The next book-based movie I'm excited to see is "Harry Potter and the Deathly Hallows, Part 2." A friend just asked me if I was planning to re-read the book before seeing the conclusion to the movie saga, and I explained to her that not long ago I finally came to the realization that I enjoy a movie so much more if I haven't read the book recently. I find that if I've read the book to close to the movie premiere, I sit there nit-picking every single change or discrepancy. By not re-reading the book, I can view the movie as a separate entity and have a much better movie-watching experience.

Saturday, May 14, 2011


I love reading and I love writing, so I decided to start a blog about books and such!

Just last night I finished "Change of Heart" by Jodi Picoult. She's one of my favorite authors; her novels are always so compelling and thought-provoking and relevant. "Change of Heart" has a slew of characters and the book -- very frequently at first -- jumps back and forth between their narratives. It took me awhile to get all the players straight in my mind. Once I got the gist of things, though, the plot took off and I was hooked!

The story deals with June Nealon, a mom whose adolescent daughter Claire desperately needs a heart transplant. But June is haunted by her past -- her first husband was killed in a car accident, and her second husband and daughter were murdered by a young man June had hired to do some work on the house. The only thing that kept her going after Kurt and Elizabeth were ripped away from her was the fact that she was pregnant with Claire.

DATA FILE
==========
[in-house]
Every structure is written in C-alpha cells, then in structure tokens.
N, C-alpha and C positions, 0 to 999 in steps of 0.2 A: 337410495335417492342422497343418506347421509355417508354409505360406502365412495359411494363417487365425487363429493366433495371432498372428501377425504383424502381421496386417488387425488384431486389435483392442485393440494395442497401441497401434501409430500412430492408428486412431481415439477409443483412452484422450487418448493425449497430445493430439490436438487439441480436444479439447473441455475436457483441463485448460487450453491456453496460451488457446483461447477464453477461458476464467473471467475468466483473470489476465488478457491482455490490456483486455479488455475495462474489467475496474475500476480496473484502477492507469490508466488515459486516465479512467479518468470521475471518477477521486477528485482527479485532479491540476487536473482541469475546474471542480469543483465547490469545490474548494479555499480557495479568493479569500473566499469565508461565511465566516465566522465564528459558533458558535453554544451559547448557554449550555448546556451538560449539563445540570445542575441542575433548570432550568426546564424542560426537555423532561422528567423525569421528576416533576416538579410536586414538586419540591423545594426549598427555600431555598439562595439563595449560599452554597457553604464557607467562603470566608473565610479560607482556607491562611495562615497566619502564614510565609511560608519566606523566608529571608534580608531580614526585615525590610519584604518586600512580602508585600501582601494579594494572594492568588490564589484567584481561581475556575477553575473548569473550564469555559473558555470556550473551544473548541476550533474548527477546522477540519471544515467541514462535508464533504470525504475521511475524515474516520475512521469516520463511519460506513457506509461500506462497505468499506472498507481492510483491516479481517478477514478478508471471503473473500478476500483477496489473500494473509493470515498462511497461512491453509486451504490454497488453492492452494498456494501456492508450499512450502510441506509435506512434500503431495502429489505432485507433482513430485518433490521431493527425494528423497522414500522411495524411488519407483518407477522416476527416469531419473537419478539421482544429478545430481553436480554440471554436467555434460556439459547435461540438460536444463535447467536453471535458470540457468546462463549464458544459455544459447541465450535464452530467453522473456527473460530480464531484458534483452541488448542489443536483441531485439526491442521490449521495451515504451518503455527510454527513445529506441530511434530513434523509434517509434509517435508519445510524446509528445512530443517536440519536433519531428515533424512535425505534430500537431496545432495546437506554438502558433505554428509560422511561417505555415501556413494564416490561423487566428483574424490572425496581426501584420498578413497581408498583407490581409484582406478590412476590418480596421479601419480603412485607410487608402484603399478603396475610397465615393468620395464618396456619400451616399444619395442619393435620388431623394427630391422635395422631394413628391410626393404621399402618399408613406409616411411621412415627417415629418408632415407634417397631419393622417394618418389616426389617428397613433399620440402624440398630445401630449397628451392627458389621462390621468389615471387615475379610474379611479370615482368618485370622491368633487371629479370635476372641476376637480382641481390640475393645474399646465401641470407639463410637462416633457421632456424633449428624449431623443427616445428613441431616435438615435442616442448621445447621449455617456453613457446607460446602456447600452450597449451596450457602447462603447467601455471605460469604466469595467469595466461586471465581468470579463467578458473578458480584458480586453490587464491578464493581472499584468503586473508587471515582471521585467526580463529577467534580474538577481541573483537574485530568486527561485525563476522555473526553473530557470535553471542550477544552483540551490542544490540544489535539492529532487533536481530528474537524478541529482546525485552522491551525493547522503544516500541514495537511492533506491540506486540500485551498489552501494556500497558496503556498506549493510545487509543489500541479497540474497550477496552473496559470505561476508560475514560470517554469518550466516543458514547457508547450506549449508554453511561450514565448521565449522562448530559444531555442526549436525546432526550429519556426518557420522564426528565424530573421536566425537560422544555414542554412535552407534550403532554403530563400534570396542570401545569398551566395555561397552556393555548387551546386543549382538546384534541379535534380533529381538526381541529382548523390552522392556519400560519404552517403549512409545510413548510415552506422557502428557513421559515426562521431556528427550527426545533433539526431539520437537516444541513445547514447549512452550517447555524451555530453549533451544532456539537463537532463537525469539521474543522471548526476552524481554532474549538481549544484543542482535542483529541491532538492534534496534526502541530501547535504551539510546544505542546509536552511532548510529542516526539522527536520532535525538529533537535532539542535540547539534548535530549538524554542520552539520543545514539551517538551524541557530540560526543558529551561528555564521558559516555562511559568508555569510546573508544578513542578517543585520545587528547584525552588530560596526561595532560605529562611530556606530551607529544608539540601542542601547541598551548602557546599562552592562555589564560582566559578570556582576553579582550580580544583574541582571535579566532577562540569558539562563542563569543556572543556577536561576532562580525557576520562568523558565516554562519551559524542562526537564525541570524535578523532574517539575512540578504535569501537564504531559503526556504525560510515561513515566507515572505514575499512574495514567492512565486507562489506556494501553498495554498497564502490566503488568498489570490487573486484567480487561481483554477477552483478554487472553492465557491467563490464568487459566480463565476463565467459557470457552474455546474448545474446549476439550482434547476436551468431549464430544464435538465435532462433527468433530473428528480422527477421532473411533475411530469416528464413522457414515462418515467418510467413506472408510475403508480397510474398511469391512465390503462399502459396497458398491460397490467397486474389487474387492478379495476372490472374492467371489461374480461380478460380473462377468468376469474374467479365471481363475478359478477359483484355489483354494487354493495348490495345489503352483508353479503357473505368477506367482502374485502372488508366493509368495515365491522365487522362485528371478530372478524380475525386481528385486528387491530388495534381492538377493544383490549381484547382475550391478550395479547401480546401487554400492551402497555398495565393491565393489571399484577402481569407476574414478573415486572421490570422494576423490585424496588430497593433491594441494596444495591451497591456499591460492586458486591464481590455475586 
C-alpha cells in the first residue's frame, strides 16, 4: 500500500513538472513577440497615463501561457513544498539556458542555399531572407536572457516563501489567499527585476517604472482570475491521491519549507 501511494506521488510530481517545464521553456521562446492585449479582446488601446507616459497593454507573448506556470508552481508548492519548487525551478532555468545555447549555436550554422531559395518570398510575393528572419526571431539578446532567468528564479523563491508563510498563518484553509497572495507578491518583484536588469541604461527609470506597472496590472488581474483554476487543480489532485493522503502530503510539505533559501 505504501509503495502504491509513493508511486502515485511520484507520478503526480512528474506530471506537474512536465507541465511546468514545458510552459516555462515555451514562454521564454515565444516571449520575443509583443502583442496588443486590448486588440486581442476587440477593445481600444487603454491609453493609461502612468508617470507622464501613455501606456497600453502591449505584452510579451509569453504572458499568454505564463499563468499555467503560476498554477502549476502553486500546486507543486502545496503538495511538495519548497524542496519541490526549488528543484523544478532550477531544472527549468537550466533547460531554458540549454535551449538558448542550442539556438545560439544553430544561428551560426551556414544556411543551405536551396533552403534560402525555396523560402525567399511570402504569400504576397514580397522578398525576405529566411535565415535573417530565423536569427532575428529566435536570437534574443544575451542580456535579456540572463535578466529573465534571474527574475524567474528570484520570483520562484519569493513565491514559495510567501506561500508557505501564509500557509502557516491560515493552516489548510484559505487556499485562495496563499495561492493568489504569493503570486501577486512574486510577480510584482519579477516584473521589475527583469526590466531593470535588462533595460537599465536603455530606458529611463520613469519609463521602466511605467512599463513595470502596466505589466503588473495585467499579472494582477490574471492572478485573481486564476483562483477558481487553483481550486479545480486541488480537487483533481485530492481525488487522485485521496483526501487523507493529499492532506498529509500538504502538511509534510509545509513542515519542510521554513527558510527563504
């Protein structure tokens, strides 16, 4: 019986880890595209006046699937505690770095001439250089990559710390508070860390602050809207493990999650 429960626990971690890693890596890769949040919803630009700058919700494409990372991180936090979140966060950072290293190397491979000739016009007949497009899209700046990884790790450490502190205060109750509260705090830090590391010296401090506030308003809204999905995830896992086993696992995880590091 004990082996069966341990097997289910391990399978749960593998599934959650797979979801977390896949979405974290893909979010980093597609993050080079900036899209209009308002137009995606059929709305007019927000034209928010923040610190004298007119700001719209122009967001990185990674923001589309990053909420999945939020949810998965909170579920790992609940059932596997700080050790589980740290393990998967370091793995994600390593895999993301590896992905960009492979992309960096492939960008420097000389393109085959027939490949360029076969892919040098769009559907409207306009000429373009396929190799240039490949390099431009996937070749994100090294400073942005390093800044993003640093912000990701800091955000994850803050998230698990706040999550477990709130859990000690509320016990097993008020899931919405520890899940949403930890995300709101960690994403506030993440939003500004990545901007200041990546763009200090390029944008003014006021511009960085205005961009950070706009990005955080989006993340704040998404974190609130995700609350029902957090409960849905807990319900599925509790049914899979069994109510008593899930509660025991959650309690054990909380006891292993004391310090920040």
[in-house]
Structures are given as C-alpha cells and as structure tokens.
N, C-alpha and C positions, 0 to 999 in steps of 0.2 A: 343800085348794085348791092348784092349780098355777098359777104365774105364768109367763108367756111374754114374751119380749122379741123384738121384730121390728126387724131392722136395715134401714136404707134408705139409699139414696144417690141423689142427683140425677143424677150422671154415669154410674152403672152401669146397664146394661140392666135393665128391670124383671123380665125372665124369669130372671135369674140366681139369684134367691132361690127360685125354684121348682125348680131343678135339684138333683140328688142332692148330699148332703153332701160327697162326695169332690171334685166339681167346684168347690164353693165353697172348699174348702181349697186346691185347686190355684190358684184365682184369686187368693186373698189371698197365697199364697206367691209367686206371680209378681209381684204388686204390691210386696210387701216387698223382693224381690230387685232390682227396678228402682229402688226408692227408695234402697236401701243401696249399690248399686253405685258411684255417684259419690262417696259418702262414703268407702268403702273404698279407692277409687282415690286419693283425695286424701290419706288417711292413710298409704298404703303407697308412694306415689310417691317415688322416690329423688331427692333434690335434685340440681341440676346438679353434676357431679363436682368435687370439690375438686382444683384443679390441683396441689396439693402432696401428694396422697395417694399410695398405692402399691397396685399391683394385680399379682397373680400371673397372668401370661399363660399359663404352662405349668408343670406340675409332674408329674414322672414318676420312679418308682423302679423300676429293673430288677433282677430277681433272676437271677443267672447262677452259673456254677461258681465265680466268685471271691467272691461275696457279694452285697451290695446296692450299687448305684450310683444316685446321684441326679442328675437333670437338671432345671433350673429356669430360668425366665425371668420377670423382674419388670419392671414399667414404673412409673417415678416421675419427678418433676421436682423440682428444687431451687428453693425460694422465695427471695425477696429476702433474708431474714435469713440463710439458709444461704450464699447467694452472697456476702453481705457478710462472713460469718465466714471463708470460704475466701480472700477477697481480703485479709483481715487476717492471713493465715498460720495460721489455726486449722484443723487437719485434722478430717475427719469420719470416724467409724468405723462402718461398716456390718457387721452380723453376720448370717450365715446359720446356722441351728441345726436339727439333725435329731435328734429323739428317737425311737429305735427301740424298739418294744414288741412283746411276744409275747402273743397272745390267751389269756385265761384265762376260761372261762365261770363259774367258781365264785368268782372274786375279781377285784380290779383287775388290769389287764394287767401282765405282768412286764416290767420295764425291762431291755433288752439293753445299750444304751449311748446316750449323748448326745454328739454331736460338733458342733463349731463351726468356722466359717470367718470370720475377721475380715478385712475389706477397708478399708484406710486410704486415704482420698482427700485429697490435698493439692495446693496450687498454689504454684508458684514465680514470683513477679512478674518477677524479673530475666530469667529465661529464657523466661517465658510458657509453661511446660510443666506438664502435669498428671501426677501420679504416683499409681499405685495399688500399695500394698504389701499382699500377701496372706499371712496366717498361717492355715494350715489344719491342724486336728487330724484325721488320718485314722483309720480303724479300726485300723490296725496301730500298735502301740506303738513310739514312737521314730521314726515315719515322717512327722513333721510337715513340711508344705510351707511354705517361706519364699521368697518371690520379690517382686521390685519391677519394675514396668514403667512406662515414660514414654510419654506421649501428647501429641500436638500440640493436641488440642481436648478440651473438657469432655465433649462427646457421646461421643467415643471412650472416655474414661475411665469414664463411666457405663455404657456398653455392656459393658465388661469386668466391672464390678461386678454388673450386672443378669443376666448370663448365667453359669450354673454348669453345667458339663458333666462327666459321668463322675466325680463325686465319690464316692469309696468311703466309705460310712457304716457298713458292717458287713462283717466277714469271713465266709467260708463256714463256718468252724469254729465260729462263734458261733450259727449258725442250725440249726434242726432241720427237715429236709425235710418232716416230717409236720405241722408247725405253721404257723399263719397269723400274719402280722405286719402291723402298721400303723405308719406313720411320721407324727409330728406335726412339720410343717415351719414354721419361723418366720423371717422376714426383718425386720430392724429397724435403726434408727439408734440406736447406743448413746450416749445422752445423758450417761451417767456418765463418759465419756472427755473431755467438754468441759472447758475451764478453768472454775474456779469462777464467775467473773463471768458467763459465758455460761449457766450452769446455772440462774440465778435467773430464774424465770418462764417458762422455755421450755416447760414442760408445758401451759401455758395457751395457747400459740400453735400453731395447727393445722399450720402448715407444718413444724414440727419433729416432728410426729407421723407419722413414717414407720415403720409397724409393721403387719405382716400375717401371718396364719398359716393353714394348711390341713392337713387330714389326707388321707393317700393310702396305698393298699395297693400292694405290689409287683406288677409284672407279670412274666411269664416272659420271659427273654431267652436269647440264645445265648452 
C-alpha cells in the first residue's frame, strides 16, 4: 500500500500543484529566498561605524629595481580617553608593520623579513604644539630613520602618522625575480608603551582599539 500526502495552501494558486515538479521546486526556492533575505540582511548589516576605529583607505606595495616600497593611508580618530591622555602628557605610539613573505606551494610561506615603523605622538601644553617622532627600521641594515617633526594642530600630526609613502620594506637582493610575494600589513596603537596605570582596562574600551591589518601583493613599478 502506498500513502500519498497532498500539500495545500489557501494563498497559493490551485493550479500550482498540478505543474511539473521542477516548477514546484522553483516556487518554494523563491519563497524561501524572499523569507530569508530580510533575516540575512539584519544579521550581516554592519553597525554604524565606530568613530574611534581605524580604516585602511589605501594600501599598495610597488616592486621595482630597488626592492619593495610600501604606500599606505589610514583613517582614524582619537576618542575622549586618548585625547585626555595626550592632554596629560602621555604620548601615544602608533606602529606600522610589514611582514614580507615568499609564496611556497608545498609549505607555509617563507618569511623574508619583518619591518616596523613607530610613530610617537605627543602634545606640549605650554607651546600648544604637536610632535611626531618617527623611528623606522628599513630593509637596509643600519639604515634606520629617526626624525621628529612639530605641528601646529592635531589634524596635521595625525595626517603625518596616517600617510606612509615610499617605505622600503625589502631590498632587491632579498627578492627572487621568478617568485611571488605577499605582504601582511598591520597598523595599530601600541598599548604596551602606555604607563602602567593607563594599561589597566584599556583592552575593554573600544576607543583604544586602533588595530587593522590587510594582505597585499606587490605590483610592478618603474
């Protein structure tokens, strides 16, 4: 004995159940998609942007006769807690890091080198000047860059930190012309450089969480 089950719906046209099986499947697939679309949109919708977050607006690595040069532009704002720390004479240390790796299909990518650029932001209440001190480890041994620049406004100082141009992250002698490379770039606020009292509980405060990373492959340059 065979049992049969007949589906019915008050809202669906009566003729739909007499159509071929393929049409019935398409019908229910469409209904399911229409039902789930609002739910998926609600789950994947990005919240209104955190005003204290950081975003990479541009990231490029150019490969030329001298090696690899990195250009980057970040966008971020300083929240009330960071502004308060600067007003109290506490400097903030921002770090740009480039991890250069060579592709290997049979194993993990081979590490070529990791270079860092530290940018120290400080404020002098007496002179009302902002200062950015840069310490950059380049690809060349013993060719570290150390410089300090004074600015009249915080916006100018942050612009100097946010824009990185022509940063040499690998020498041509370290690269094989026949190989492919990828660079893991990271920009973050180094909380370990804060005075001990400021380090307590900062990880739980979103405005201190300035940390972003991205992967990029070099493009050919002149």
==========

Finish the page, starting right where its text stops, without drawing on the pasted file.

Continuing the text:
The murderer, Shay Boure, is now about to executed after an 11-year wait on death row. And his last wish is to give his heart to Claire Nealon. Of course, this process is not as straightforward as it sounds and a legal battle ensues. Shay is ultimately the main character in the book, but we never actually hear the story from his point of view. Instead, we see through the eyes of June, Maggie Bloom (Shay's ACLU lawyer), Michael (his "spiritual advisor") and Lucius (his next-cell neighbor).

Religion plays an important role in the novel. While on death row, Shay appears to begin performing miracles; hundreds of people flock to the prison, believing he is the messiah. Further, Shay's lawyer uses religion as the cornerstone of her argument to allow Shay to donate his heart to Claire post-execution. Every character's story involves religion in some aspect, and Picoult brings up some interesting (and possibly controversial) points on the topic.

At one point in the novel is a very vivid depiction of death by lethal injection; at the end of the book Picoult writes that she got that info while doing research at an actual death row at an actual prison. While the components in the description are nothing I hadn't heard before, the visceral writing gave me a mental picture that will probably stay with me forever. The book forces readers to evaluate their position on the death penalty as the plot develops; I have mixed feelings on the topic, and I wonder how Picoult feels. I came away thinking that she is moderately against the death penalty, but it's hard to tell because she presents all sides of the issue.

I thoroughly enjoyed this novel, despite the fact that it left me feeling a bit depressed. After reading several of Picoult's books, though, I guess that's pretty much the norm. It was a page-turner with unique and well-developed characters, and an intriguing plot.

I give "Change of Heart" a score of 4/5.